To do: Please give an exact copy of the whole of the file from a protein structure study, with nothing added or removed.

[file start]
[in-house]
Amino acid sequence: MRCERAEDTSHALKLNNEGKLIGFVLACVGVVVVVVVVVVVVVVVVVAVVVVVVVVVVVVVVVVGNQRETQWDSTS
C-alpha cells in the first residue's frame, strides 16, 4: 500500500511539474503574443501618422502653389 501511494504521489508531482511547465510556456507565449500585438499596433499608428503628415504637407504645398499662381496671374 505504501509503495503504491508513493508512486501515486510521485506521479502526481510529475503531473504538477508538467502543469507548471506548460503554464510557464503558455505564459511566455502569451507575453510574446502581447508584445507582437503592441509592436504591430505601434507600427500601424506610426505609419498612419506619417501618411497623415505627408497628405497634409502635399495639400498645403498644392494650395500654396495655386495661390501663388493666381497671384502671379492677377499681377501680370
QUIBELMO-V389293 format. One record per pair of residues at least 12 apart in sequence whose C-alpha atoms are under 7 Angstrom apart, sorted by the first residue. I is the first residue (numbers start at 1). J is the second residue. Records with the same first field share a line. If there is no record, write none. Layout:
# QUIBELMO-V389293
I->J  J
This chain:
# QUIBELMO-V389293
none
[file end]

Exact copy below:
[in-house]
Amino acid sequence: MRCERAEDTSHALKLNNEGKLIGFVLACVGVVVVVVVVVVVVVVVVVAVVVVVVVVVVVVVVVVGNQRETQWDSTS
C-alpha cells in the first residue's frame, strides 16, 4: 500500500511539474503574443501618422502653389 501511494504521489508531482511547465510556456507565449500585438499596433499608428503628415504637407504645398499662381496671374 505504501509503495503504491508513493508512486501515486510521485506521479502526481510529475503531473504538477508538467502543469507548471506548460503554464510557464503558455505564459511566455502569451507575453510574446502581447508584445507582437503592441509592436504591430505601434507600427500601424506610426505609419498612419506619417501618411497623415505627408497628405497634409502635399495639400498645403498644392494650395500654396495655386495661390501663388493666381497671384502671379492677377499681377501680370
QUIBELMO-V389293 format. One record per pair of residues at least 12 apart in sequence whose C-alpha atoms are under 7 Angstrom apart, sorted by the first residue. I is the first residue (numbers start at 1). J is the second residue. Records with the same first field share a line. If there is no record, write none. Layout:
# QUIBELMO-V389293
I->J  J
This chain:
# QUIBELMO-V389293
none